An exercise in reflection, a reaction to ideas, a perspective from a Christian witness, cultural catalyst, an instigator in Europe. As an exercise, NonModern will adhere to several stylistic rules(and break them when necessary.) Find me on facebook or twitter.
In typical storytelling, the hero is our focus. Even when our story is told from the point of view of a side-kick, the hero is the person we want to be. In “Big Trouble,” we have a side kick for a hero. Jack Burton is a loud-talking, out-of-his-element, good-old-boy. Some have said that he is a stand-in for America sticking its nose into international affairs where it doesn’t belong. That may be the case, but he is a well intentioned and loyal friend who really does try to help the situation. In the end, despite all of his bumbling and incompetence, with all of his cultural ignorance and naïveté, he does help.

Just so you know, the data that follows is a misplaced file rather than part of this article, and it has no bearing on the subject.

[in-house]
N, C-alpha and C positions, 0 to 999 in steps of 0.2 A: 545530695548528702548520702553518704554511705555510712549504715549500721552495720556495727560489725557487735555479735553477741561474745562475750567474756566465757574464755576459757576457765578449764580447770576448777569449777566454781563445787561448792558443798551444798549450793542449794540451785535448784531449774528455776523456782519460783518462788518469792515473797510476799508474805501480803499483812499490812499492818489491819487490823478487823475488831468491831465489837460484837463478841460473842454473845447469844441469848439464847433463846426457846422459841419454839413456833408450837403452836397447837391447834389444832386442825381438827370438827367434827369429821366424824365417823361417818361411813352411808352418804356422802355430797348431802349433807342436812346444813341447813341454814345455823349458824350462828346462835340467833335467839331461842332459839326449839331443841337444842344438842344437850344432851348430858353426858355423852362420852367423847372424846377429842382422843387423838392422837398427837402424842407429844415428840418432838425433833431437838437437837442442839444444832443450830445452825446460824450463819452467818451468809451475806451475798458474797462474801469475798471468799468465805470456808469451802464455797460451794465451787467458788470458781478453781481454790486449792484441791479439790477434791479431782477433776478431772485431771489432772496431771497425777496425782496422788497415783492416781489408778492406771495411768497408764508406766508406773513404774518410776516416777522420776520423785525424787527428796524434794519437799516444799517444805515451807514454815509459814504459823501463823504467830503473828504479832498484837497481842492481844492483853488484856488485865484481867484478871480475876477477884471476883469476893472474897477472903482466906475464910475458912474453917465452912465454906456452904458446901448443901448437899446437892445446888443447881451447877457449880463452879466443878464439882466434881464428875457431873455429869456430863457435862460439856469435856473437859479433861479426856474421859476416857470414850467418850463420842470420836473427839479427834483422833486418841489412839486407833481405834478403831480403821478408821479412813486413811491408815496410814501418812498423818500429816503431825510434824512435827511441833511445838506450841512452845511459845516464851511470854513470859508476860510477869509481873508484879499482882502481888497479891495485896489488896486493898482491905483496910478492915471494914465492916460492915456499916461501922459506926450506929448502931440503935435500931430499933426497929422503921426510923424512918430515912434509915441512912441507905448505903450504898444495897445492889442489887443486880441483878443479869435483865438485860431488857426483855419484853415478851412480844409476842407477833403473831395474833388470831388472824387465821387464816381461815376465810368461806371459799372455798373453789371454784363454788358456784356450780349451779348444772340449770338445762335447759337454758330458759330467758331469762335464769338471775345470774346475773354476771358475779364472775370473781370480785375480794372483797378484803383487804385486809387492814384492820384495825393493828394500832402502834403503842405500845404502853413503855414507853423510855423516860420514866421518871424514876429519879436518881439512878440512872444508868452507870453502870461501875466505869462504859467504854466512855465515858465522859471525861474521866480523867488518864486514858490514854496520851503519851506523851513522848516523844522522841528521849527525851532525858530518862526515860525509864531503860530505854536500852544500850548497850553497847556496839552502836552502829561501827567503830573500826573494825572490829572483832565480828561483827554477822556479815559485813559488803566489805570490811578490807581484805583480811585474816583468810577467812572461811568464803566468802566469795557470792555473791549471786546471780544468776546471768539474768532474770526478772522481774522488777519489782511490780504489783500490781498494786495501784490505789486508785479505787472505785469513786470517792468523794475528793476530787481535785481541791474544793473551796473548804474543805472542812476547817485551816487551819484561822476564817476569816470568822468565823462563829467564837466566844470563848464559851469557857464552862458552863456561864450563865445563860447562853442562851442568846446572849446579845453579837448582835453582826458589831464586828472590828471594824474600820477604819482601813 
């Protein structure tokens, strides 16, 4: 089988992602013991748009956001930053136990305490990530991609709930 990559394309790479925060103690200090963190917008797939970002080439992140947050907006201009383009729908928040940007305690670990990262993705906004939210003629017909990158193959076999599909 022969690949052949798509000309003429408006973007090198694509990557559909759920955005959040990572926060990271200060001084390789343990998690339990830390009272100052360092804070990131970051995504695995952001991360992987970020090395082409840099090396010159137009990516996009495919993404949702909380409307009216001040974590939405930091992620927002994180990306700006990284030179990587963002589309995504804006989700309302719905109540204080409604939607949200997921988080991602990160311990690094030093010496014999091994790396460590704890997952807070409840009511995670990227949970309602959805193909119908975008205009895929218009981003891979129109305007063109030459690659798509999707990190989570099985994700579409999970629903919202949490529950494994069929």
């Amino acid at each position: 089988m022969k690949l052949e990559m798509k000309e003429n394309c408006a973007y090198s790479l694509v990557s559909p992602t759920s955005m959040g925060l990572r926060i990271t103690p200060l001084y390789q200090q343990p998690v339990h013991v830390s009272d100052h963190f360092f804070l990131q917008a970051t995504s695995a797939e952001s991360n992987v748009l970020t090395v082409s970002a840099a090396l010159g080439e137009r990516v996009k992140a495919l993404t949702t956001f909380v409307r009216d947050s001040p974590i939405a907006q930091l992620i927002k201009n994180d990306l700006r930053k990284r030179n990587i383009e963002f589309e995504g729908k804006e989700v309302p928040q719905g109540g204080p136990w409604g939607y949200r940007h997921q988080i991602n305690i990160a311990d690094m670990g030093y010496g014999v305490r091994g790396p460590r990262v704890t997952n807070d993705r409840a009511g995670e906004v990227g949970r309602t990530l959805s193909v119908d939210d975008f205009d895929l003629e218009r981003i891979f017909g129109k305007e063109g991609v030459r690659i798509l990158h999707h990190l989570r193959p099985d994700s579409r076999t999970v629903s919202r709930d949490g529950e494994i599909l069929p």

Part of the appeal of this movie is the exoticism. At the start of the film, we hear some of Burton’s philosophy as he broadcasts bluster to no one in particular. He claims to have been around, but one begins to doubt that as the adventure increases. What he does have going for him is that he doesn’t let the culture shock overwhelm him. He absorbs what he is told and rolls with the punches. Also, he is surrounded and led by a lot of capable cultural experts.
Of course, the main appeal is the fun. Sure, it is often silly. It is full of ghosts, monsters and magic. Most adventures of the genre are. This is a good vs. evil story without much in the way of stakes, but it is entertaining, exciting, and funny. Good enough for a guilty pleasure anyway.
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